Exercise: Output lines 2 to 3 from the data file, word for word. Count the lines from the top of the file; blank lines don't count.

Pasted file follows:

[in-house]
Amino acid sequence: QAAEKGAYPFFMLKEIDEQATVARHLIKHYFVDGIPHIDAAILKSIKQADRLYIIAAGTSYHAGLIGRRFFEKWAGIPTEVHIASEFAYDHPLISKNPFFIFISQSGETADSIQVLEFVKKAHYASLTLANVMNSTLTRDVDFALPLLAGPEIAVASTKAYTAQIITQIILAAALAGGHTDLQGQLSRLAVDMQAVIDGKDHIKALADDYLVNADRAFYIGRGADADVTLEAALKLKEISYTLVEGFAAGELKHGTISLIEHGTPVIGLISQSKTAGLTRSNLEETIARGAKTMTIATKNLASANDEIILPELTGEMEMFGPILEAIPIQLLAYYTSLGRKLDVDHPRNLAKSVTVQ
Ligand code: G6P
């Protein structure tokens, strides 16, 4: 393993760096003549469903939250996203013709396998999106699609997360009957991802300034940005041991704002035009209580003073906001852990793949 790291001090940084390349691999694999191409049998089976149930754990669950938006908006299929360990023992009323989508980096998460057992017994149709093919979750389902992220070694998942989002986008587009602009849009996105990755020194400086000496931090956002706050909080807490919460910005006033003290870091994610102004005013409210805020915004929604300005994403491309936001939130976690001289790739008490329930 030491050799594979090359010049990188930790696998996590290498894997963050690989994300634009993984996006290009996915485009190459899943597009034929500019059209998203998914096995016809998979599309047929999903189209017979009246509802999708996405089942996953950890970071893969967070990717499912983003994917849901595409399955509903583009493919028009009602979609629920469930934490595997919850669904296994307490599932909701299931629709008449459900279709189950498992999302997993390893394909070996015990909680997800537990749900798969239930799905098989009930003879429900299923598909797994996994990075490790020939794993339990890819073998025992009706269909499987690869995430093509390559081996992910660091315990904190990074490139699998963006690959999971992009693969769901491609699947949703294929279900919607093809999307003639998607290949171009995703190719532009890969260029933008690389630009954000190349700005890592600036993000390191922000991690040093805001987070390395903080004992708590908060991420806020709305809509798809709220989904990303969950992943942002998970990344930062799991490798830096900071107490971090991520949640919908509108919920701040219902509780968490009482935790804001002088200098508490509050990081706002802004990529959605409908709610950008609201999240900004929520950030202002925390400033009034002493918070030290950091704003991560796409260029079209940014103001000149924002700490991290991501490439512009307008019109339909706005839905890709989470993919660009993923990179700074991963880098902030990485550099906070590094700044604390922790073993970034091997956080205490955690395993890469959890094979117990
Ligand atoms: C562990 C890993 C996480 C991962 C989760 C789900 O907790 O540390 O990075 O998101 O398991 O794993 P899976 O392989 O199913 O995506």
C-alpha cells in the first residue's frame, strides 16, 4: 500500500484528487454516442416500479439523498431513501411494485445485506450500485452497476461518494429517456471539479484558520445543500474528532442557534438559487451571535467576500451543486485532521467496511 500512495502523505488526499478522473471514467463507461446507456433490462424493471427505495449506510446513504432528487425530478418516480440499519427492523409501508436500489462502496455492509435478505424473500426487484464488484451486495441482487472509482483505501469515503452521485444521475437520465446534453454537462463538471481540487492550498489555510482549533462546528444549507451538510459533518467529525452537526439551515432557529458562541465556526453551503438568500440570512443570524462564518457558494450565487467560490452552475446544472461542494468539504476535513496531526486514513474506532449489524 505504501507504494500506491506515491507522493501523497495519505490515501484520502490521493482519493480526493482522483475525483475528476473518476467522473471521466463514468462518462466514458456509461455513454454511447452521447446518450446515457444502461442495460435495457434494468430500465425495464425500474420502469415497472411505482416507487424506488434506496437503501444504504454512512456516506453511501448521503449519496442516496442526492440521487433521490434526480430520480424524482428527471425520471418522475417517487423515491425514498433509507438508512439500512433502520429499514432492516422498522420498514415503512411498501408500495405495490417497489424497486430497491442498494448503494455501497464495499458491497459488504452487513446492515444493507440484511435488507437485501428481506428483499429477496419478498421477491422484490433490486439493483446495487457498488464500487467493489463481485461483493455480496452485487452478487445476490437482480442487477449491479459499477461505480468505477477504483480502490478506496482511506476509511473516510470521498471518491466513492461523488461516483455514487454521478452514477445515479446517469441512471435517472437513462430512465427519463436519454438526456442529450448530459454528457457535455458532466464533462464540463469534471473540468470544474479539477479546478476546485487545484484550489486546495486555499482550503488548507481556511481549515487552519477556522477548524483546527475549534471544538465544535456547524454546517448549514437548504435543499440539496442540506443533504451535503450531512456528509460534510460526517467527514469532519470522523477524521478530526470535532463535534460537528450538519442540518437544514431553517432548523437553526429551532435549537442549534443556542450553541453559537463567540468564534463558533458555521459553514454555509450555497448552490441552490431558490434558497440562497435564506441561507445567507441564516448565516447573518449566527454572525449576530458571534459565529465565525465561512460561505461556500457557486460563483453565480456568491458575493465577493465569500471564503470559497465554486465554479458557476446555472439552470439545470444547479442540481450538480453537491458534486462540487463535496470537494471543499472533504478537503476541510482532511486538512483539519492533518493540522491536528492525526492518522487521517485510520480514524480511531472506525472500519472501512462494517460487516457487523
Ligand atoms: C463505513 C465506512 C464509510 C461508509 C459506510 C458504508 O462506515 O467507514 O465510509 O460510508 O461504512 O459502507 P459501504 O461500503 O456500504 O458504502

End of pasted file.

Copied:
Amino acid sequence: QAAEKGAYPFFMLKEIDEQATVARHLIKHYFVDGIPHIDAAILKSIKQADRLYIIAAGTSYHAGLIGRRFFEKWAGIPTEVHIASEFAYDHPLISKNPFFIFISQSGETADSIQVLEFVKKAHYASLTLANVMNSTLTRDVDFALPLLAGPEIAVASTKAYTAQIITQIILAAALAGGHTDLQGQLSRLAVDMQAVIDGKDHIKALADDYLVNADRAFYIGRGADADVTLEAALKLKEISYTLVEGFAAGELKHGTISLIEHGTPVIGLISQSKTAGLTRSNLEETIARGAKTMTIATKNLASANDEIILPELTGEMEMFGPILEAIPIQLLAYYTSLGRKLDVDHPRNLAKSVTVQ
Ligand code: G6P